You slowly realise that you are on a sphere. It turns out that the aliens have built the puzzles to work out who is intelligent and who isn't. Lev still hasn't solved the below puzzle:
Below is a part of the server, which knows where to give you your photograph or not, depending on how you do:
Lev then showed us some different models, which he would show to investors when discussing games:
When you are a designer you need to be able to define the mechanics.
He told us that both players and investors want specific types of fun which are:
They may want a narrative game where you feel like you're in a film, playing the lead role. This is how Lev has to talk to investors about the game. In the end, it's a lie because you'll never be in a story when you play a game. It's a theory of the experience and as you play you have the experience but you're not in the theory. It's about the chemistry when you're playing. The story is about theory and the game is about experience. However, these mechanics can lead to dynamics and these dynamics can lead to a challenge that can be compared to the feelings of the main character in a film. This is how they test it. Before making a game they can set a goal of what should happen so that is can be test. For example one thing to test is competitiveness; if the player can't measure this, then they don't know where they stand.
The dynamic of a game changes when you alter a mechanic, so when you make a shooter and keep everything the same but change the amount of ammunition available, the game won't be as rich. But then when you up this, it gives the player more to do and engage with. You can't forecast what a game mechanic can do until you try it out. When you write down a plan for your game, you need to build a prototype and test it.
We then moved onto Q&A. Someone asked about a game prototype and asked when does this end and begin to be a real game? Lev said that's a good question as it's hard to figure out what prototype you need for a solution. You can normally bring out some learning achievements, and he always wants a learning effect, which the prototype needs. If it doesn't have this then it's not a prototype. You can make prototype without programming, you just need to know what learning outcome you want. So Lev often prototypes in the 'real' world, without computers, but rather people.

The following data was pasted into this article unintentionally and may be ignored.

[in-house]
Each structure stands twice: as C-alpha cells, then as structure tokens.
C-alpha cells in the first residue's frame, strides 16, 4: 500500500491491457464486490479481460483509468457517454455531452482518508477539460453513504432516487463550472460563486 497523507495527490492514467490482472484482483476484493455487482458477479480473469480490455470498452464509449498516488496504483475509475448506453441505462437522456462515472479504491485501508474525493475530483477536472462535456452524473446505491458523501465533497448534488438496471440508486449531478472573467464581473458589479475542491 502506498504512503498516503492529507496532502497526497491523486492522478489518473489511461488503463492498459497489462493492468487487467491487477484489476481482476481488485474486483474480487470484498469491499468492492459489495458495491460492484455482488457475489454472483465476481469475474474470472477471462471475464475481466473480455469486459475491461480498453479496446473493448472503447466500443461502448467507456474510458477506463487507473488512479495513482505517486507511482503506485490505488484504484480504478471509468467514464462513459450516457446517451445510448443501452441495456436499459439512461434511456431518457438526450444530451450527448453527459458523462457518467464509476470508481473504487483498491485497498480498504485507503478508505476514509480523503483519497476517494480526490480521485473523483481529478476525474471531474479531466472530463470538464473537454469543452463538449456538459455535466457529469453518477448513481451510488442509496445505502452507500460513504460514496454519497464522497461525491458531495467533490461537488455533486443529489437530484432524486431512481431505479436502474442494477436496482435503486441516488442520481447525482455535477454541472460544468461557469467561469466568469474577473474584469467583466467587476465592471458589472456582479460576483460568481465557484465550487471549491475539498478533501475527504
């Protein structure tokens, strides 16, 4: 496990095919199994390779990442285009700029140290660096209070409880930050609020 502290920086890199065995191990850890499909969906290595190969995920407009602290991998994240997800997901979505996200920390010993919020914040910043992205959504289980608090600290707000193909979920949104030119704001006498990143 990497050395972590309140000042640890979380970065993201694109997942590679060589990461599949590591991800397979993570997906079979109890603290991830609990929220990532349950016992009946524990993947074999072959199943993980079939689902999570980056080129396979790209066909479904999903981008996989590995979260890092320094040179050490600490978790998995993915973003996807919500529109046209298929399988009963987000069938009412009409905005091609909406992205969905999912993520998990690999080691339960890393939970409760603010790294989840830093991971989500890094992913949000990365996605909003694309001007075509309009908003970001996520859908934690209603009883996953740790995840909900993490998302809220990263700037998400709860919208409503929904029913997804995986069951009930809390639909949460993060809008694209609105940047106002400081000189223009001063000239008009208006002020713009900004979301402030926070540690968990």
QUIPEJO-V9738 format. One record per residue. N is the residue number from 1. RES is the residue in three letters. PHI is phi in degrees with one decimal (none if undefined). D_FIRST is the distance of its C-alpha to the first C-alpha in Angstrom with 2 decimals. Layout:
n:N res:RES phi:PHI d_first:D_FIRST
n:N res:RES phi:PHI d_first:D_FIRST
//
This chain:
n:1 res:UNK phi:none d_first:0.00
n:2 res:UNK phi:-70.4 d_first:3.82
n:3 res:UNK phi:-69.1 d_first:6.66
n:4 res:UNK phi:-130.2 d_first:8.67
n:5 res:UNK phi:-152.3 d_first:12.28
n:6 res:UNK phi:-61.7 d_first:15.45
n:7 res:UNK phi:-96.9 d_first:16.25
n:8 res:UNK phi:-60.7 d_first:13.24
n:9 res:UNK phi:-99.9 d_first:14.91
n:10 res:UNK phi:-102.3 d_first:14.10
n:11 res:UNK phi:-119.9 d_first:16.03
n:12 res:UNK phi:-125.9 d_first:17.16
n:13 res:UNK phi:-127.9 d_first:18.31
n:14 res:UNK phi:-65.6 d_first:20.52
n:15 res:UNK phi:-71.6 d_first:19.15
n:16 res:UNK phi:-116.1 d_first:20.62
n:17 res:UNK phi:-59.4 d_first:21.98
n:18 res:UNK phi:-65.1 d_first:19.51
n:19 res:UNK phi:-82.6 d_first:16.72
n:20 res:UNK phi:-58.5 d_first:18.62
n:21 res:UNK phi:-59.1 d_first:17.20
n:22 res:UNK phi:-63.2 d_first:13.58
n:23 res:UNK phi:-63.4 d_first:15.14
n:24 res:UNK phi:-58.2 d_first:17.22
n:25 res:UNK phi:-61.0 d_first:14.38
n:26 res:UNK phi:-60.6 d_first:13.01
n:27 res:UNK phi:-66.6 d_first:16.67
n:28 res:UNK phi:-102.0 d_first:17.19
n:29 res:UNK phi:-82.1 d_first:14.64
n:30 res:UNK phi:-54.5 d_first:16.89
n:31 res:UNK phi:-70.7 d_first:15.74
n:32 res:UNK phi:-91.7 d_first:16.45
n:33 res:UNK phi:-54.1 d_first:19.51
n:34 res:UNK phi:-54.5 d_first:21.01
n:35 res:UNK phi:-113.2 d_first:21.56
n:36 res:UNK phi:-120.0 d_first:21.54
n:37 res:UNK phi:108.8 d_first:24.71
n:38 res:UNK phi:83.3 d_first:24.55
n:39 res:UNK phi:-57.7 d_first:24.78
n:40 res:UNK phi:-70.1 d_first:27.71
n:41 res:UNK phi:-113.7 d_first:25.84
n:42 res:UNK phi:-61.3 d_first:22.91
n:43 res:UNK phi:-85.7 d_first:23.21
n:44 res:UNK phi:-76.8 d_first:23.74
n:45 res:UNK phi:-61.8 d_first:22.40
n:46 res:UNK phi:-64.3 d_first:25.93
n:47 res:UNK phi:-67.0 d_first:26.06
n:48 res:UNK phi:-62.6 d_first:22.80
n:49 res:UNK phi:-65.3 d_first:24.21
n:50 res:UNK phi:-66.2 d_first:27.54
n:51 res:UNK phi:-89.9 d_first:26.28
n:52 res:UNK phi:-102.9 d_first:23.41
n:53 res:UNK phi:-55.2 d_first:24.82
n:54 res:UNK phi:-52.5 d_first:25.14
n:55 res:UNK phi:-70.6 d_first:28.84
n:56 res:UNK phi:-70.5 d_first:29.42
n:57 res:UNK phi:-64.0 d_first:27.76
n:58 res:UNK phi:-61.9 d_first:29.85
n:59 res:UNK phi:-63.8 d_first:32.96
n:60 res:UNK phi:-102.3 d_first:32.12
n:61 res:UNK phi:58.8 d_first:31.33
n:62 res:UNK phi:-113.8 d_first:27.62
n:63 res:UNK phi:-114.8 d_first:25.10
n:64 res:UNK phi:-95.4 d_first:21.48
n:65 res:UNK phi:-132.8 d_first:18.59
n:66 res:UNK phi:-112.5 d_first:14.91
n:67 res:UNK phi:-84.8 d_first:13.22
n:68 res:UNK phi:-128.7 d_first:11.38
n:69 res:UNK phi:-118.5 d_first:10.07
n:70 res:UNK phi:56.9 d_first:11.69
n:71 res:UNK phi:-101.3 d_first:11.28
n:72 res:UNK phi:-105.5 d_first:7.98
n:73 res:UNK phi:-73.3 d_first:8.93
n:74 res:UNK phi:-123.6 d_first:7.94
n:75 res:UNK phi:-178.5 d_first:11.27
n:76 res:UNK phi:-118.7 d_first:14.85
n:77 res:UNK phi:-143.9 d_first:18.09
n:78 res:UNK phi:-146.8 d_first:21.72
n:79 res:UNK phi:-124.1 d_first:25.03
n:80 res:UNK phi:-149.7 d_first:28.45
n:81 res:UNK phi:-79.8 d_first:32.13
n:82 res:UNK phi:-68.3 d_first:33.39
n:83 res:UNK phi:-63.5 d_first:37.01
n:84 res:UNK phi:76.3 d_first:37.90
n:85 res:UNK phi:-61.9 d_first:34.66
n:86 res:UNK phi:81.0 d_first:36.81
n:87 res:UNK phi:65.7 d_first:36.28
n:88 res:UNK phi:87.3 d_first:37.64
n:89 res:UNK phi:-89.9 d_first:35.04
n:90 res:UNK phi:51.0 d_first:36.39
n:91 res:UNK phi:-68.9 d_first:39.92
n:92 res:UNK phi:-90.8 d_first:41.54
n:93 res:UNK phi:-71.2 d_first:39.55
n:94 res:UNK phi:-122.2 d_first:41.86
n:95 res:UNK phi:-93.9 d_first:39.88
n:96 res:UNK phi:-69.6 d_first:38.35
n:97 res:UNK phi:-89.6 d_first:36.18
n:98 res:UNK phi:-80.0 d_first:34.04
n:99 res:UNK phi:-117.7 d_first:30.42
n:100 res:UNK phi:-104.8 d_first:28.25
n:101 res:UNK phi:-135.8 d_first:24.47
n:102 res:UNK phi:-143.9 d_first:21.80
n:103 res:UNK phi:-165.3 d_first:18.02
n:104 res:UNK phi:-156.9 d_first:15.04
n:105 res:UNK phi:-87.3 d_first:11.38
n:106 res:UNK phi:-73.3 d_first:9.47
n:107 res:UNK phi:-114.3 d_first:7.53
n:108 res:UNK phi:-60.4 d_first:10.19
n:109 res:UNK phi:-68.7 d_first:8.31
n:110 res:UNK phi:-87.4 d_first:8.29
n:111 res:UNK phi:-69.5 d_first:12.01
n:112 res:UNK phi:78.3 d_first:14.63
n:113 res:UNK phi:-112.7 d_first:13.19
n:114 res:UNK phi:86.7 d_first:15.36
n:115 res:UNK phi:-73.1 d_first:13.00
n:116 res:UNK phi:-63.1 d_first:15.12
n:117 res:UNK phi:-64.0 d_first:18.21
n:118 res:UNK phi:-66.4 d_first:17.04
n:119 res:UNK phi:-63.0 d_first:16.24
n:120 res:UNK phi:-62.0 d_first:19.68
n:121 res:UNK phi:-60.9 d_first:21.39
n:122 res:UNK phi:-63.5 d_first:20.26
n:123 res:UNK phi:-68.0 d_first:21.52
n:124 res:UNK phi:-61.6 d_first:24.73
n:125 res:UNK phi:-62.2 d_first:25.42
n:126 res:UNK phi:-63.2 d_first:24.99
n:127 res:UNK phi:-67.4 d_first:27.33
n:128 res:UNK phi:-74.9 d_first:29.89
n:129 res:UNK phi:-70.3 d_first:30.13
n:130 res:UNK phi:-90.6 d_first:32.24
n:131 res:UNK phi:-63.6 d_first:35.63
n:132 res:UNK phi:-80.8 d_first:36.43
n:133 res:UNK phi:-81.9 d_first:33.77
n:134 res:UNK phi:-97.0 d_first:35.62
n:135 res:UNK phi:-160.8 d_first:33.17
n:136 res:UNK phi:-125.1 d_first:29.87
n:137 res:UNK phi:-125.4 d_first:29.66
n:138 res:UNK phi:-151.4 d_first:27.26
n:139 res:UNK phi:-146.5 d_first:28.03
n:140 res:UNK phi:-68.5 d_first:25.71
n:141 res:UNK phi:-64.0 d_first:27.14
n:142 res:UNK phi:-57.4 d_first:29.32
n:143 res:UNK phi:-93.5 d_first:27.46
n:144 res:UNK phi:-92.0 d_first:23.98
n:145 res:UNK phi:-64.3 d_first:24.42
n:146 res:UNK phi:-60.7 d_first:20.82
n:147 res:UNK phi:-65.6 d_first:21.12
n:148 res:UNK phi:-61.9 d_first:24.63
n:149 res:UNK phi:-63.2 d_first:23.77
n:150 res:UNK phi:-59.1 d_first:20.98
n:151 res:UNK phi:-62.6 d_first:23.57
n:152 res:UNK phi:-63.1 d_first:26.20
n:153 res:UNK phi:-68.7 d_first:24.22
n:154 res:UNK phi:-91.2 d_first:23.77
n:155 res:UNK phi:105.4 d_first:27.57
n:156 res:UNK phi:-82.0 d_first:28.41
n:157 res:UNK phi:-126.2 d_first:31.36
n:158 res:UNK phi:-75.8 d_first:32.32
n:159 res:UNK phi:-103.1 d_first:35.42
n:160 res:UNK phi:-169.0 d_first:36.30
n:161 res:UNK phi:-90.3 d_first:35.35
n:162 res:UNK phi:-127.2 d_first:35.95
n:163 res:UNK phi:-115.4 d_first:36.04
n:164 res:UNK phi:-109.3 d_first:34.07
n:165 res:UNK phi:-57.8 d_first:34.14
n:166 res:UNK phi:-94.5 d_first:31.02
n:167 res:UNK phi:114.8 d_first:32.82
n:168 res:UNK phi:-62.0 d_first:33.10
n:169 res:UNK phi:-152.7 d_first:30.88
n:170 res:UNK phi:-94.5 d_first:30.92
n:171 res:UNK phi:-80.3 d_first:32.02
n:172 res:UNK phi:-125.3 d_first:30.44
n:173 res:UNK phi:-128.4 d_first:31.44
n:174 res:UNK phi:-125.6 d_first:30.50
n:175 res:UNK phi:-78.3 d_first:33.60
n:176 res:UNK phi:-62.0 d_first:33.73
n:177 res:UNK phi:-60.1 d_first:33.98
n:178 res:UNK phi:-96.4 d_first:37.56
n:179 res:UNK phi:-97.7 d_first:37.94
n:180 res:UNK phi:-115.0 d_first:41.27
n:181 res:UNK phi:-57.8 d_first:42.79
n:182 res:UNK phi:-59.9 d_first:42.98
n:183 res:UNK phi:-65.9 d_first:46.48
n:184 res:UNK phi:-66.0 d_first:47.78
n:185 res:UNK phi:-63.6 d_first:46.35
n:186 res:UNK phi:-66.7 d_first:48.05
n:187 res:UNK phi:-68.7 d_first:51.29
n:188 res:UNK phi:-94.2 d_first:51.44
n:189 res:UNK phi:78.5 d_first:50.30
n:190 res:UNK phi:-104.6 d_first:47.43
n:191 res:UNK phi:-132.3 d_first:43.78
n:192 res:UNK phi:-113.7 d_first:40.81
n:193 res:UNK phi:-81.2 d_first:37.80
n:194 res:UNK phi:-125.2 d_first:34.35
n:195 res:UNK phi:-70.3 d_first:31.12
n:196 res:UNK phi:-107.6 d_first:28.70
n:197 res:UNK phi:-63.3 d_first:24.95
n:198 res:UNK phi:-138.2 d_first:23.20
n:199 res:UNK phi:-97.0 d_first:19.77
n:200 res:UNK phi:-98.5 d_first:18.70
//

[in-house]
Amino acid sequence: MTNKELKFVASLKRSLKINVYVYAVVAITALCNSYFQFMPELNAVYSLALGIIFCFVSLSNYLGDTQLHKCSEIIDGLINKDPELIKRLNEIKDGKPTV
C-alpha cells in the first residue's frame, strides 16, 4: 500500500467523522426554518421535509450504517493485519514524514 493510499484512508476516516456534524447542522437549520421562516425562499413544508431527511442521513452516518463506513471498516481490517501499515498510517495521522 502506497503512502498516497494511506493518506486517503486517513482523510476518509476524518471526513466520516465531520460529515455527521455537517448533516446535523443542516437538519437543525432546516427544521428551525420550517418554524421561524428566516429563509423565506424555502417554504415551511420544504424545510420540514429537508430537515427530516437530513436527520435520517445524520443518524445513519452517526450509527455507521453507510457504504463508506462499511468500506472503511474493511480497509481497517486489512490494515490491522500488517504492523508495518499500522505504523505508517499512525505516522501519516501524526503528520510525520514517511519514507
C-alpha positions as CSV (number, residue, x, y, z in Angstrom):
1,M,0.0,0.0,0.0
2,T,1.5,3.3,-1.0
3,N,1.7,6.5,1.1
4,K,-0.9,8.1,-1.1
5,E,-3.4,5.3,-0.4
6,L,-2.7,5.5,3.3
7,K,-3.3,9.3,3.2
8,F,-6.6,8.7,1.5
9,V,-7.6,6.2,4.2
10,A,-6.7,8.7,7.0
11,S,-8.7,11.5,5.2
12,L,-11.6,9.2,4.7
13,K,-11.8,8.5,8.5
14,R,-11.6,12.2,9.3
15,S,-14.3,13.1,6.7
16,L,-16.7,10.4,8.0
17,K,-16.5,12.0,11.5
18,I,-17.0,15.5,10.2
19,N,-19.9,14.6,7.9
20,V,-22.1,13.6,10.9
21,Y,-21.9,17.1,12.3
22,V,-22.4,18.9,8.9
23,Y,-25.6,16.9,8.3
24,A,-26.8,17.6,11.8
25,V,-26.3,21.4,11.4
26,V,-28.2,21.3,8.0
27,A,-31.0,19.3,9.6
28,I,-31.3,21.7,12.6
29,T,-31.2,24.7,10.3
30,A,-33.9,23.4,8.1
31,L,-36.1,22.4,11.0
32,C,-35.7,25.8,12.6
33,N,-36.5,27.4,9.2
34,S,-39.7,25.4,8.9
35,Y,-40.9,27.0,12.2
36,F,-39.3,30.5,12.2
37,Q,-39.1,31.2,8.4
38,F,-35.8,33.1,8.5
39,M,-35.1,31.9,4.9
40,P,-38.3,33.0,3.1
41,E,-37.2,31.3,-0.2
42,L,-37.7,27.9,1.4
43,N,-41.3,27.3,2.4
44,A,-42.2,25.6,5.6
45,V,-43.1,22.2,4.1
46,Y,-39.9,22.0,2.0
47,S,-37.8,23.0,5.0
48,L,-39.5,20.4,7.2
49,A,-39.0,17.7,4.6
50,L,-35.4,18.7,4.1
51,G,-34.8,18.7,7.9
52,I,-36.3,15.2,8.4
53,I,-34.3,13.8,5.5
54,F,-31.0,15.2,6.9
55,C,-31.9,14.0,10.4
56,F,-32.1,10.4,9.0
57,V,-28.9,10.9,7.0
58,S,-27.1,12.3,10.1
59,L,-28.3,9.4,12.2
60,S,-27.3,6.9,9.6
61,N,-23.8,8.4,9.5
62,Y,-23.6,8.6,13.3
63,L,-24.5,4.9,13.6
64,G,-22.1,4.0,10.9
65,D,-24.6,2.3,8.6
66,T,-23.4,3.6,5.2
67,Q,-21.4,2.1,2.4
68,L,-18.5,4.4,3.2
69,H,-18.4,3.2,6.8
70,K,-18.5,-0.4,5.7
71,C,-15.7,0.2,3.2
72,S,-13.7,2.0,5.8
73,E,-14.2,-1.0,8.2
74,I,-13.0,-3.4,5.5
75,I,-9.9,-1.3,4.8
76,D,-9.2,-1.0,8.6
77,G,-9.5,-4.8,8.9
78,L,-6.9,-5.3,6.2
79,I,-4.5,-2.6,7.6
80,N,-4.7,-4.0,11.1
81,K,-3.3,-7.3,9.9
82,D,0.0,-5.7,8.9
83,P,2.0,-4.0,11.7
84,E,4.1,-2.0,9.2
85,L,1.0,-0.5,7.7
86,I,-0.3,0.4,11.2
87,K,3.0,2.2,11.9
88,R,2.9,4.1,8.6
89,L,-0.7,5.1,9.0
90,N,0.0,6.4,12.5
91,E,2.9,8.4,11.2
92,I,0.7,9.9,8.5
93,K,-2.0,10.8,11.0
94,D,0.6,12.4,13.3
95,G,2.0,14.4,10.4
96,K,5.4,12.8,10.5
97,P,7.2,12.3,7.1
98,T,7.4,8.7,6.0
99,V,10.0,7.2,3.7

A lady in the audience asked if Lev knows about the concept of 'proprioception' (often linked to dance), which is about your nervous system being able to sense another heat body and where you can organise yourself in space without looking at what is next to you. It's the embodied intelligence to sense another body and to map together organically. It is what stops us from walking into each other. She wondered what Lev thought about that and how you could tap into it with regards to a prototype? He said he would try to make a new sensor out of it. He's not sure what it would give him, it wouldn't perhaps be a picture, but more an instinctual thing. The lady said it's not just about crashing into things but about being able to build non-verbally together, like a shared choreography. It's how improvisational work happens. It's a felt information which is being carried non-verbally. Lev thought this could fit in with a game he will be working on with students for blind people.